September 07, 2012 by Josh in Miscellaneous 0 Comments

Sun Tzu “Art of War” Summary

Art of War, Sun Tzu

“Art of War”, written by the world-renowned General Sun Tzu, is a military classic that delves into the intricacies of wartime strategy, tactics, and leadership. It is divided into 13 chapters. Each chapter thoroughly explains a specific principle. The chapters/principles are:

  1. Laying Plans/The Calculations
  2. Waging War/The Challenge
  3. Attack by Stratagem/The Plan of Attack
  4. Tactical Dispositions/Positioning
  5. Energy/Directing
  6. Weak Points & Strong/Illusion and Reality
  7. Maneuvering/Engaging The Force
  8. Variation in Tactics/The Nine Variations
  9. The Army on the March/Moving The Force
  10. Terrain/Situational Positioning
  11. The Nine Situations/Nine Terrains
  12. The Attack by Fire/Fiery Attack
  13. The Use of Spies/The Use of Intelligence

 

The main area of focus is on Chapter 1: Laying Plans/The Calculations and Chapter 5: Energy/Directing. These chapters focus on the five fundamental factors (the Way, seasons, terrain, leadership, and management), as well as timing and creativity of leadership. One of the most vital elements in decision-making is also addressed; foreknowledge.

 

Sun, Tzu. Art of War. S.I.: Pax Librorum H, 2009. Print.

 

 

The 21 Irrefutable Laws of Leadership

        John C. Maxwell lists out 21 laws of leadership and expounds on them, in a similar fashion to Sun Tzu and the “Art of War”. His Laws are:

  1. The law of the lid
  2. The law of influence
  3. The law of process
  4. The law of navigation
  5. The law of E. F. Hutton
  6. The law of solid ground
  7. The law of respect
  8. The law of intuition
  9. The law of magnetism
  10. The law of connection
  11. The law of the inner circle
  12. The law of empowerment
  13. The law of reproduction
  14. The law of buy-in
  15. The law of victory
  16. The law of the big mo
  17. The law of priorities
  18. The law of sacrifice
  19. The law of timing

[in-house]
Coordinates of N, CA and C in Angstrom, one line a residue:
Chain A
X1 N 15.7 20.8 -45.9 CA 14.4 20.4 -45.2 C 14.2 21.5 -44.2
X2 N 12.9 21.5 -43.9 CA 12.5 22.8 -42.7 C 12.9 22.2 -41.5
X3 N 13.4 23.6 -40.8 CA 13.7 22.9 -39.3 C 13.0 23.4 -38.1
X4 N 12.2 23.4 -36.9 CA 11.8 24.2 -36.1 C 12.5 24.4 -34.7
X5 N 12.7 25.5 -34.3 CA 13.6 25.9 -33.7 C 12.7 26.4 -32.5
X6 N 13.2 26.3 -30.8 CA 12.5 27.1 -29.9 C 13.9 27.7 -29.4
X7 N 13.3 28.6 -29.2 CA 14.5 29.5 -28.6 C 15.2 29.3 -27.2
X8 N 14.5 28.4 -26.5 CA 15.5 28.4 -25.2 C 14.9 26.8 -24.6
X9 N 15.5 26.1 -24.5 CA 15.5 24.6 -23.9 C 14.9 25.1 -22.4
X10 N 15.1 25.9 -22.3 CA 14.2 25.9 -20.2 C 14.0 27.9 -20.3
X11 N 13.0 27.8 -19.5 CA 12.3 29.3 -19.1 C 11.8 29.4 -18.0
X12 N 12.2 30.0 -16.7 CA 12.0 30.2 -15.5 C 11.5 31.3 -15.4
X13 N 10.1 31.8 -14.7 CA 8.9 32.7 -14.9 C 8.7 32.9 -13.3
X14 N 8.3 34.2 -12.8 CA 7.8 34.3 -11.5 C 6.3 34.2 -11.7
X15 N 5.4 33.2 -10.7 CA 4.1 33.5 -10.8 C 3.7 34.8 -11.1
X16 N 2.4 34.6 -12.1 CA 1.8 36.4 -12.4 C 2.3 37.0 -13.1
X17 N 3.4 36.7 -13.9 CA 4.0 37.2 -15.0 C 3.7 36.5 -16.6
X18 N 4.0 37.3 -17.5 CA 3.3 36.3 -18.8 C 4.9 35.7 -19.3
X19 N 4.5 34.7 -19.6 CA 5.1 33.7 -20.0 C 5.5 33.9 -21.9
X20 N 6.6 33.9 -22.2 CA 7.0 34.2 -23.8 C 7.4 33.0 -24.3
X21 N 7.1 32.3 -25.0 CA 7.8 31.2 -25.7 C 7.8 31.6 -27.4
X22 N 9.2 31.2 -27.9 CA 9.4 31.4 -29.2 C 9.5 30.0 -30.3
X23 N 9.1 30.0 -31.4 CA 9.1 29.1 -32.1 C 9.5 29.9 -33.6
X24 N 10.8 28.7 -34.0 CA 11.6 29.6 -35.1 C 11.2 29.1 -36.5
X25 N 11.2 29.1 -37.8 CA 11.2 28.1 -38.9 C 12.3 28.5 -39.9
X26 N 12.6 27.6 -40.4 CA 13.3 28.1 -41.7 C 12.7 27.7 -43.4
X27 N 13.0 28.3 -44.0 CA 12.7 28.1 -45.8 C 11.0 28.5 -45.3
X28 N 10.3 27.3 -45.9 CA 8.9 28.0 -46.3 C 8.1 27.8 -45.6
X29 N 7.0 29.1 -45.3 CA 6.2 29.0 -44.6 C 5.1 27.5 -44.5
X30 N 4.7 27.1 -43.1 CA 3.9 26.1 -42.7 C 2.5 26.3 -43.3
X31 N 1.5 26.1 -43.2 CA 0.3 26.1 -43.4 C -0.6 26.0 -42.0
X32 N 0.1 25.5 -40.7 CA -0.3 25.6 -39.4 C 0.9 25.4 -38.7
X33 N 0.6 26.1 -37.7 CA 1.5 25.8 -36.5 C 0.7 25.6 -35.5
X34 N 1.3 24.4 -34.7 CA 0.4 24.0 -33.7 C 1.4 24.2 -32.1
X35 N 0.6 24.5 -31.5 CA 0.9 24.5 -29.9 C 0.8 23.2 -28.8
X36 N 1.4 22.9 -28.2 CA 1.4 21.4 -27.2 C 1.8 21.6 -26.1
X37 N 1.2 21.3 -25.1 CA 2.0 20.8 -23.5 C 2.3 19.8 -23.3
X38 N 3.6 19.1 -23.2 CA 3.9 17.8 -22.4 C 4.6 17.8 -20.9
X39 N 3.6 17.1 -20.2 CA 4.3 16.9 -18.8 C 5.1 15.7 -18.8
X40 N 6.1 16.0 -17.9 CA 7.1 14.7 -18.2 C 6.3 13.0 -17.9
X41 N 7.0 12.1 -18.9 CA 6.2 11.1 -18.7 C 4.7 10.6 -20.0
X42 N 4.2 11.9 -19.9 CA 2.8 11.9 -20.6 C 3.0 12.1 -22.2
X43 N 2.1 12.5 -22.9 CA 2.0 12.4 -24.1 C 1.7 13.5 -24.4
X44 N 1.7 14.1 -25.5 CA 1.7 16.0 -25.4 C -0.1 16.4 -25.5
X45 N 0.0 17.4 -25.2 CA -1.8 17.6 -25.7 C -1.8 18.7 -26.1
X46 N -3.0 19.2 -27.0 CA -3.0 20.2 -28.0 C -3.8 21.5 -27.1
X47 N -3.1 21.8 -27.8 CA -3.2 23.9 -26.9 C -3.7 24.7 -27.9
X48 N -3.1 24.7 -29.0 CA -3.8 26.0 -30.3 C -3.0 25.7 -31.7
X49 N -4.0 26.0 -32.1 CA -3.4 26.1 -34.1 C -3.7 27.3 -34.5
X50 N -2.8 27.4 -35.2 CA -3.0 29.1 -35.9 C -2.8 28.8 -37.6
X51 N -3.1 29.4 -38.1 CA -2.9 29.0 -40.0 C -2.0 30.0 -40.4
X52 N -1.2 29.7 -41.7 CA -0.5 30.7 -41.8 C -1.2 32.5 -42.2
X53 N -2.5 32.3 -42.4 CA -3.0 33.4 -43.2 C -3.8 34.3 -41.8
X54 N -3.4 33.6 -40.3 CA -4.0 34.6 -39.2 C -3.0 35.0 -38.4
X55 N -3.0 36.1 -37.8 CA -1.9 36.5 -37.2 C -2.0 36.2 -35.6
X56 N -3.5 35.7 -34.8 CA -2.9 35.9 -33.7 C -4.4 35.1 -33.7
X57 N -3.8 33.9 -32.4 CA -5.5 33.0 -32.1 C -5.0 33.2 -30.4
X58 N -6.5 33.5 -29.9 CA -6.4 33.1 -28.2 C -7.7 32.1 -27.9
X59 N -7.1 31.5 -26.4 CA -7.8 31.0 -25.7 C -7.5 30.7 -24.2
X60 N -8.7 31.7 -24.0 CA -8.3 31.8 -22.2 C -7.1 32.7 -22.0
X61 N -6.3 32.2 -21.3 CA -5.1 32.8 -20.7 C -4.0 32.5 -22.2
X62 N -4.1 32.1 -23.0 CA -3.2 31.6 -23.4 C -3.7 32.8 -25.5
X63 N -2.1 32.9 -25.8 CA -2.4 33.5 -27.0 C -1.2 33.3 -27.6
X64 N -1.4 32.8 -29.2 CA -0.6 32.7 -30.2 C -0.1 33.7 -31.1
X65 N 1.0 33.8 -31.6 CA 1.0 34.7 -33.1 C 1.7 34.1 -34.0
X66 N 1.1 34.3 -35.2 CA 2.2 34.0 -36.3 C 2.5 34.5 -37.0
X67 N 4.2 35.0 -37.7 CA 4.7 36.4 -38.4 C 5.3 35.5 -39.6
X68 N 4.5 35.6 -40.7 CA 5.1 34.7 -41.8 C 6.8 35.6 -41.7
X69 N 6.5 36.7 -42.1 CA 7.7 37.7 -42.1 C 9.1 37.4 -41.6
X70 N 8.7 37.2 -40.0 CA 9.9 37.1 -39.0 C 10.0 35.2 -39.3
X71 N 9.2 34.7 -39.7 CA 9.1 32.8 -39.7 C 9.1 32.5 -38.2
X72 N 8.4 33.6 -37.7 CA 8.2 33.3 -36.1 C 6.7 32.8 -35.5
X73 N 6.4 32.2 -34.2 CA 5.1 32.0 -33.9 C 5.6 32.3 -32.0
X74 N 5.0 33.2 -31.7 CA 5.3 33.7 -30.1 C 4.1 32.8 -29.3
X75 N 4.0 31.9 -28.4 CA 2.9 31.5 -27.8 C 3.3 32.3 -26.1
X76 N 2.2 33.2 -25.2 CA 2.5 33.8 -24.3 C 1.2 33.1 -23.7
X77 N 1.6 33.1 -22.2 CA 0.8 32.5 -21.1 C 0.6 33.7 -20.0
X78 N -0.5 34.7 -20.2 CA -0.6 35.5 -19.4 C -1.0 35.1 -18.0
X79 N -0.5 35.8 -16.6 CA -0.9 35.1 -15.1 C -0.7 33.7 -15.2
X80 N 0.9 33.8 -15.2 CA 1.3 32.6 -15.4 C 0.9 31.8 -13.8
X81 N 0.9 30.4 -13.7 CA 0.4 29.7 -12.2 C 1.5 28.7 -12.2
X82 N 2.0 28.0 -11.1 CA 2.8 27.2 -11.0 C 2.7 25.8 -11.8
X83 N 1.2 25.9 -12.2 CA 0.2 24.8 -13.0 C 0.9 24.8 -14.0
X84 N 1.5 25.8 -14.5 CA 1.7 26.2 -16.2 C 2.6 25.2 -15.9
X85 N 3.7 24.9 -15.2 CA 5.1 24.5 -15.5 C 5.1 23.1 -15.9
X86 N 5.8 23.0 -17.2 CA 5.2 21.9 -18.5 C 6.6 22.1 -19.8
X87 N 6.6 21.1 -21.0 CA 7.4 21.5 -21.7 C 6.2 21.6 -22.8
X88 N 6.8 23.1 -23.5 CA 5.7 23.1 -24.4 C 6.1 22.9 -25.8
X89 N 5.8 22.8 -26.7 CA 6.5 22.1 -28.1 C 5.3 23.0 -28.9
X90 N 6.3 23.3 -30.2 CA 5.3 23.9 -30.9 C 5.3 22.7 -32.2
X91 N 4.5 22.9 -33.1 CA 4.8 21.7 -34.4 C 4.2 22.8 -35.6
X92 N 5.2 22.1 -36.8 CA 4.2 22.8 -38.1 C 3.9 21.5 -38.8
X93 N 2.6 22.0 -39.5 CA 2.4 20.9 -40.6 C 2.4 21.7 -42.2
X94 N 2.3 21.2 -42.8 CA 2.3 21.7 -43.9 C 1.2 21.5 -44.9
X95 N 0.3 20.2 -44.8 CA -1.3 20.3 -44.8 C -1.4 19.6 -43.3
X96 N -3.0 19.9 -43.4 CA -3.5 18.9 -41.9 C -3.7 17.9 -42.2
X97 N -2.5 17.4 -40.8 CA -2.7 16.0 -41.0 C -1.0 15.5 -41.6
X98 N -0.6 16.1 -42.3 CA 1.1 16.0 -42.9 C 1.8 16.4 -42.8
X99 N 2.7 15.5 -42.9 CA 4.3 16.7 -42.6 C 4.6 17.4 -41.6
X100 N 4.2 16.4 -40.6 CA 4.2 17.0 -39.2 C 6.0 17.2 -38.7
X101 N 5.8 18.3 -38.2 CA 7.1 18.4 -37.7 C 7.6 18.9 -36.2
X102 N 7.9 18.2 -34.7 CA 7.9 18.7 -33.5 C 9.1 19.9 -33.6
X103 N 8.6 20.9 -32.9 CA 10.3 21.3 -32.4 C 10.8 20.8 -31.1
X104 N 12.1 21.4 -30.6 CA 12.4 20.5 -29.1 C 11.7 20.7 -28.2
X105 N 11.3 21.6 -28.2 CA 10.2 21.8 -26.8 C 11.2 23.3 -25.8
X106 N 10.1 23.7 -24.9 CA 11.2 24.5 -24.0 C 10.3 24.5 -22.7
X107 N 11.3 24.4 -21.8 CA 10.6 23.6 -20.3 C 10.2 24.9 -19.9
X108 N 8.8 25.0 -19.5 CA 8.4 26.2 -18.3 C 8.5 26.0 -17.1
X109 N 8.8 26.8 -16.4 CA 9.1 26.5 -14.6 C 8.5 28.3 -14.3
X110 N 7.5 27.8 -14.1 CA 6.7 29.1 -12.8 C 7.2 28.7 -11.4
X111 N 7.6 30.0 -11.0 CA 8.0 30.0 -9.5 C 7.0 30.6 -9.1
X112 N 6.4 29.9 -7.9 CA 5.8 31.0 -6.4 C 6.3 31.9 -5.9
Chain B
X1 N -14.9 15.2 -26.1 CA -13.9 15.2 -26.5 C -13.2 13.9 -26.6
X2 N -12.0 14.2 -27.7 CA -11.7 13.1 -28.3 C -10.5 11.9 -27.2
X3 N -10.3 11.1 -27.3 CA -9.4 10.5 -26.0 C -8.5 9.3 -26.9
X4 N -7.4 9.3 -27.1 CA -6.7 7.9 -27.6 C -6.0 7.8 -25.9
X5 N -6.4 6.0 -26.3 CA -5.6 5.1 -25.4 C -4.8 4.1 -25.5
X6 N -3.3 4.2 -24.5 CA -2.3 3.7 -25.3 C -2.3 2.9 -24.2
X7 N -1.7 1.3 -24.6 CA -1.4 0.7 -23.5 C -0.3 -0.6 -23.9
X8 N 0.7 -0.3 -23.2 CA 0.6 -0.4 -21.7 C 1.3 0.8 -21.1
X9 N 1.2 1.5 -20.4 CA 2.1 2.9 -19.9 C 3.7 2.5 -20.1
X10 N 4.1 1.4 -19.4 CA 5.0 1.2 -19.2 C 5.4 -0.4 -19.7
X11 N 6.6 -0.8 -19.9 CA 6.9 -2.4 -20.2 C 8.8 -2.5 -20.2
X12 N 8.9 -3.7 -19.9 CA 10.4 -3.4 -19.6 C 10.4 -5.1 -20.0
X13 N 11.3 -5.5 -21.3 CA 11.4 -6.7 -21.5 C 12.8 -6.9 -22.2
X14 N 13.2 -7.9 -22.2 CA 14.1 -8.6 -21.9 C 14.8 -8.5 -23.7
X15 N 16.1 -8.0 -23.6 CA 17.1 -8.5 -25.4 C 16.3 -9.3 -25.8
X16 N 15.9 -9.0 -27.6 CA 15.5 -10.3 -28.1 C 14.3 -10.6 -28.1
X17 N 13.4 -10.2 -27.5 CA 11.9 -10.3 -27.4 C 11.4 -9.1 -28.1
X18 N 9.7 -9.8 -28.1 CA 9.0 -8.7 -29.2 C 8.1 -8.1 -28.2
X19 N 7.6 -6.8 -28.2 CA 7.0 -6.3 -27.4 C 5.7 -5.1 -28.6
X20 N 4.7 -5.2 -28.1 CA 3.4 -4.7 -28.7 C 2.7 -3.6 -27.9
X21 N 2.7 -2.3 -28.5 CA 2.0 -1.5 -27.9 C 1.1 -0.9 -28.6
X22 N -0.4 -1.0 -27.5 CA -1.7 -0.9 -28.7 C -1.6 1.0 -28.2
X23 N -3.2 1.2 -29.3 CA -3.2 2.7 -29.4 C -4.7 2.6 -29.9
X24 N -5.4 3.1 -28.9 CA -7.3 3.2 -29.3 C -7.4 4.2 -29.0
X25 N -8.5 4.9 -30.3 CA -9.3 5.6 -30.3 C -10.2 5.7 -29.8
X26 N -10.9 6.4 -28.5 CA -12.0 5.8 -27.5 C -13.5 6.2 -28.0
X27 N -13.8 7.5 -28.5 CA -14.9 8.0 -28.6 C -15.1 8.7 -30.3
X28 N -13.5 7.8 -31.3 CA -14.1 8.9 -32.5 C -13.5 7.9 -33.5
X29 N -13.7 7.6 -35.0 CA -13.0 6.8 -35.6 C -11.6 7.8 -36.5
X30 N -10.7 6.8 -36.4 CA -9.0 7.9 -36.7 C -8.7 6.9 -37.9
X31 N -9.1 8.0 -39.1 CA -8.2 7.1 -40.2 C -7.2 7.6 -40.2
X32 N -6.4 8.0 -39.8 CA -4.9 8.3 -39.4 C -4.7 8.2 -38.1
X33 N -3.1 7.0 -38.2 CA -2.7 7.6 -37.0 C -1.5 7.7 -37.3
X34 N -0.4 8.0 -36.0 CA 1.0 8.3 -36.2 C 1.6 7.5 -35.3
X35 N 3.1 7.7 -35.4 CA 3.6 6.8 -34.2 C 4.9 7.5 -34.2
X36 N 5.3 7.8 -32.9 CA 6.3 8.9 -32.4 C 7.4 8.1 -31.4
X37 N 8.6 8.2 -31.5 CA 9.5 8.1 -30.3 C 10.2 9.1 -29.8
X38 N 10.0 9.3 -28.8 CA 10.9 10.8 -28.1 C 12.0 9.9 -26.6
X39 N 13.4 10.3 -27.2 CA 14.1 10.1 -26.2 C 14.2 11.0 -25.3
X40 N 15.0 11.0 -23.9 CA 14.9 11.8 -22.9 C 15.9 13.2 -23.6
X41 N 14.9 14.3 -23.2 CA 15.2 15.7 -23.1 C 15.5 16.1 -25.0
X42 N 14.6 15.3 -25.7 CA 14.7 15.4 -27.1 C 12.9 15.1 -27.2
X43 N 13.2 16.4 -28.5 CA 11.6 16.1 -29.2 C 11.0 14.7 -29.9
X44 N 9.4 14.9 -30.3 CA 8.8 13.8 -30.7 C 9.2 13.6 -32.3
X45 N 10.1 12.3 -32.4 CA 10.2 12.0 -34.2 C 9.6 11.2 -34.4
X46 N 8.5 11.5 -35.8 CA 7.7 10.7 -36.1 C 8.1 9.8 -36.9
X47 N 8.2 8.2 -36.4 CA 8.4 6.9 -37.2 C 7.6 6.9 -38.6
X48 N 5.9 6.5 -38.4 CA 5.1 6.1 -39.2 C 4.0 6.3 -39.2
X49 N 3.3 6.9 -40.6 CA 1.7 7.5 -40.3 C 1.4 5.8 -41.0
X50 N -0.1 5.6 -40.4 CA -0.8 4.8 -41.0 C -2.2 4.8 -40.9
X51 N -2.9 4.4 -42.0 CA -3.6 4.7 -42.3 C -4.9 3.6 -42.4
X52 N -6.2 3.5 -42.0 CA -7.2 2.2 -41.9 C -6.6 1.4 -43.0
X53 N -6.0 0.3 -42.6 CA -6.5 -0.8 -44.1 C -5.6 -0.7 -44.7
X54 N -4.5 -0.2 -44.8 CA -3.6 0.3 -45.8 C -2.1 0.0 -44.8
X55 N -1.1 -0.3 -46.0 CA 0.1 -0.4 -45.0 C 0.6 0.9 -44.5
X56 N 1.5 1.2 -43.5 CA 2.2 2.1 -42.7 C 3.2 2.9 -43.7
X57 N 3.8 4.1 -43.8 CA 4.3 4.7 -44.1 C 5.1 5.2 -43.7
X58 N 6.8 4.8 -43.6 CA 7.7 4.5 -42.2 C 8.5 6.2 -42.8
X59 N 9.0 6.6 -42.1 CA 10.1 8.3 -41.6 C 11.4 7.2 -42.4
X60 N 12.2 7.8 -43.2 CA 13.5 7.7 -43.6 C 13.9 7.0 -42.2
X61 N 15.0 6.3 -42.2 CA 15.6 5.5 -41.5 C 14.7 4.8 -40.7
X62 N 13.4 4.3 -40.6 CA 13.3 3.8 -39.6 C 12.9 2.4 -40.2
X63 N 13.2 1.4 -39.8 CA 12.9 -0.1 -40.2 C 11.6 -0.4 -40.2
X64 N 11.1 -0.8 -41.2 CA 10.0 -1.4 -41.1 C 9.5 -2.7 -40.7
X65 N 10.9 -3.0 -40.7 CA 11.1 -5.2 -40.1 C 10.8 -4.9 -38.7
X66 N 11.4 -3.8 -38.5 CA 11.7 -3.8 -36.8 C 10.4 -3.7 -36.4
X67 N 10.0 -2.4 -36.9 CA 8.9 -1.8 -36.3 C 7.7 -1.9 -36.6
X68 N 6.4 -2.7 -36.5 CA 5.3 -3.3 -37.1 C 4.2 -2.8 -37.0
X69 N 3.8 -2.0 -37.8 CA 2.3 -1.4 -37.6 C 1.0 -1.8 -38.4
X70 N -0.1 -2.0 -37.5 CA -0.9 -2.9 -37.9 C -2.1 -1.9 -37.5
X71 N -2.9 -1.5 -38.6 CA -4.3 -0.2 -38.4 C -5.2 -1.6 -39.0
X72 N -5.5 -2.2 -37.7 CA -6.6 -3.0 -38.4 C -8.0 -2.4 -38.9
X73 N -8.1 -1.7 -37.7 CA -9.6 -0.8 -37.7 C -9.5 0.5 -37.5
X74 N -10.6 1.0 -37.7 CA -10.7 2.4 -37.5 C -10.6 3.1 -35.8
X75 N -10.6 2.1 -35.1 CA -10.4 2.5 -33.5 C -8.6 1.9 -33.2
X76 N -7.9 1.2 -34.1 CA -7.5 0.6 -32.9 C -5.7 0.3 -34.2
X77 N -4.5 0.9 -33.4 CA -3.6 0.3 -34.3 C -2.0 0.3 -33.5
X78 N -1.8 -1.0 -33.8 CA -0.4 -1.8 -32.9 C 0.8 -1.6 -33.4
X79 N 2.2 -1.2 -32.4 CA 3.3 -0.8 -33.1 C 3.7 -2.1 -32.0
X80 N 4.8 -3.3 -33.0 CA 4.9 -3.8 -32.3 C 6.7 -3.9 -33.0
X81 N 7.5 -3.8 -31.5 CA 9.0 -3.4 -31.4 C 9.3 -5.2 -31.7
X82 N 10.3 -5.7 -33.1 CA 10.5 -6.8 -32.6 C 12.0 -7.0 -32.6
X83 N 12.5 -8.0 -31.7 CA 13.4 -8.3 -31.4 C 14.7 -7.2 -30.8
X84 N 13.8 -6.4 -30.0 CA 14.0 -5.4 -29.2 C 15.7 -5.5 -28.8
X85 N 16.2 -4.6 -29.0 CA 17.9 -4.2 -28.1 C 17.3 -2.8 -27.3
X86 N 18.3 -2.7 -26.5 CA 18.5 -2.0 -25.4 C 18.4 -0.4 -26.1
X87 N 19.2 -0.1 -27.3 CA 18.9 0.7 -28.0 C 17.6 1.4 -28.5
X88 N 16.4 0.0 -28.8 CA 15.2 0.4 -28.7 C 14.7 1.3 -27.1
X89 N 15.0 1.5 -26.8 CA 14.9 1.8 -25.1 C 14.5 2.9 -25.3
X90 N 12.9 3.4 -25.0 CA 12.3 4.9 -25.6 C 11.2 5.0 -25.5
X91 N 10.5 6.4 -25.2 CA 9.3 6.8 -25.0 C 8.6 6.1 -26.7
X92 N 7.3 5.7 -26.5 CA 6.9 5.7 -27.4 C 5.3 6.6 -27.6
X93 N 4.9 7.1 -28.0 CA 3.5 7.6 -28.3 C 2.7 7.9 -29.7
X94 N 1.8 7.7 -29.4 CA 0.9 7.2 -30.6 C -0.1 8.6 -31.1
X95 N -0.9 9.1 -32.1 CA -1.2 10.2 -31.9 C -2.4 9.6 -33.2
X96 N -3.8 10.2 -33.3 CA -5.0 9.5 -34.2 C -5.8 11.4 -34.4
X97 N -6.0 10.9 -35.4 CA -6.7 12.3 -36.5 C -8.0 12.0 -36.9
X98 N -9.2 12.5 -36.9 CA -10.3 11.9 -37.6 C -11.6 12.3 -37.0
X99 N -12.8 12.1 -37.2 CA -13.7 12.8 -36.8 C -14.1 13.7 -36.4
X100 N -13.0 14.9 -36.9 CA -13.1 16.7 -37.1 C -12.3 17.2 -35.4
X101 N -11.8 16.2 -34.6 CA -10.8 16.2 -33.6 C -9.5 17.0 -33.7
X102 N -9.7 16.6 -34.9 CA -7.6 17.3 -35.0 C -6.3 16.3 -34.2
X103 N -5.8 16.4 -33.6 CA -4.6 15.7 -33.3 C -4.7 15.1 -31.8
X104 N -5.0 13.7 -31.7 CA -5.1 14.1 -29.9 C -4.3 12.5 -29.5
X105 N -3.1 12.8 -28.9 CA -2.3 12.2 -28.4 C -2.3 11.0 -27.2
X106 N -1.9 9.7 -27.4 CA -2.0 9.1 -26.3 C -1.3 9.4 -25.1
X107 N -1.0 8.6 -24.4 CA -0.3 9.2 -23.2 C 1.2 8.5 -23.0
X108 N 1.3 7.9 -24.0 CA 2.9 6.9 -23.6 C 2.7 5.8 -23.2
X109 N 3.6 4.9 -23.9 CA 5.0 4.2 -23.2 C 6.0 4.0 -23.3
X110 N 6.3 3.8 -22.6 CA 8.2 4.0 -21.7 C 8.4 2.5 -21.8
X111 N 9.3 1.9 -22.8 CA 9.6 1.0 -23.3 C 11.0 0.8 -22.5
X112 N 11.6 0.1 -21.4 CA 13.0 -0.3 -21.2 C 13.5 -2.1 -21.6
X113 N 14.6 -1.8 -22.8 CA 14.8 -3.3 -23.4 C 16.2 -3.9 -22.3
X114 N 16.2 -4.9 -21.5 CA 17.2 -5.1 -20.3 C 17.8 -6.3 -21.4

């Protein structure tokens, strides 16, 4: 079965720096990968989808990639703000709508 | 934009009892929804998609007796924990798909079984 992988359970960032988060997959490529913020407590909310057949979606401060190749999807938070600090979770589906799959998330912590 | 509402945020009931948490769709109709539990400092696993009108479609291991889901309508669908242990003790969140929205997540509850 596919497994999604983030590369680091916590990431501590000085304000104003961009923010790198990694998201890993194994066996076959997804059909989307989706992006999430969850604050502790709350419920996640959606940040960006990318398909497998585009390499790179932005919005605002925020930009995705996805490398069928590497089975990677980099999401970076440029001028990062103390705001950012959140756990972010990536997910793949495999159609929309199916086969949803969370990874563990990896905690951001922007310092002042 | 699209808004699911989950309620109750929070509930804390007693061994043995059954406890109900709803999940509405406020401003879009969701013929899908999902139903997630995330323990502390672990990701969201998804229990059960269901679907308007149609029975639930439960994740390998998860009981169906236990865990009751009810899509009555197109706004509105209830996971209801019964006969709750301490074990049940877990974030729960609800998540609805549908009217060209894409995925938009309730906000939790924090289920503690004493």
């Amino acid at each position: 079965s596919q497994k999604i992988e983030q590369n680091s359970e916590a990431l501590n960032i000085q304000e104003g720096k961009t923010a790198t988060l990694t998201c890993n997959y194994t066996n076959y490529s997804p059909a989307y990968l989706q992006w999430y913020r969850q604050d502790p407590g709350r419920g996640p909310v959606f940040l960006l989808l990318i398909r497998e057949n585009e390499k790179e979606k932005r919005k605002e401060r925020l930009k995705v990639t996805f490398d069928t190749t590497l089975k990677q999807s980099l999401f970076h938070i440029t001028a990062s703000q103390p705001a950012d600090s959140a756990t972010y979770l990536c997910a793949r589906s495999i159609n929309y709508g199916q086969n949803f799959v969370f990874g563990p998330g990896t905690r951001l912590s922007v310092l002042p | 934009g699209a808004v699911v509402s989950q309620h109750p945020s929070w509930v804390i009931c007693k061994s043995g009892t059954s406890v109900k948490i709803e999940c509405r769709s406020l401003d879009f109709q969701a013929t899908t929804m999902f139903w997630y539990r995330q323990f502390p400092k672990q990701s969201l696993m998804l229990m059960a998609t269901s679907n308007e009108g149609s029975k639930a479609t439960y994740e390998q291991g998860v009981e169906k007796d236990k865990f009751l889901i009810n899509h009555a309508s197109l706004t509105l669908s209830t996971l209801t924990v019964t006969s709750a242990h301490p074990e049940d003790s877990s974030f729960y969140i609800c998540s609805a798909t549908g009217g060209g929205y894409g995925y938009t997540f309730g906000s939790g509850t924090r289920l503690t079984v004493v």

20. The law of explosive growth
  21. The law of legacy

The most significant laws are the law of respect, the law of the inner circle, and the law of the big mo. The law of respect has one think about whom they would follow no matter where that person wanted to go, and why. This law reflects on the fact that people follow people who are stronger than them, and respect people that show them respect.

 

The qualities that help a leader gain respect are:

  • Respect for others
  • Leadership ability
  • Courage
  • Success
  • Loyalty
  • Value added to others

 

The law of the inner circle states that the leader’s potential is determined by those closest to him. Because everyone has key strengths and weaknesses, the only way for a leader to reach his or her full potential is by having a team to supplement his or her abilities, and bridge the gap where they are lacking.

The law of the big mo states that momentum is a leader’s best friend. Momentum makes leaders seem better than they are, helps followers perform beyond their own capabilities, and is the most powerful agent of change.

 

Maxwell, John C. The 21 Irrefutable Laws of Leadership. Nashville, TN: Thomas Nelson, 1998. Print.

 

Conflict and Dispute Management System Design

Kirschner’s definition of conflict management is this: “Conflict management is about early recognition of conflicts and a process of facilitating constructive intervention before it escalates into a dispute.

She relates on many company’s tendencies of keeping a situation from escalating by avoiding conflict, putting “band aids” over problems, bargaining, and using power to dominate. She notes the wisdom in steering clear these techniques, and using more effective and healthy strategies. The strategies include: Training employees in conflict management, creating an atmosphere for problem solving, and developing a dispute management system.

She also stresses the importance of learning from conflict, by focusing on the conflict as a learning opportunity, analyzing the cause and affect, and developing specific action or protocol for the future to avoid making the same mistakes.

 

Kirschner, Shirli. “Conflict and Dispute Management System Design.” Academic OneFile. Gale, 07 Feb. 1998. Web. 10 Nov. 2011.

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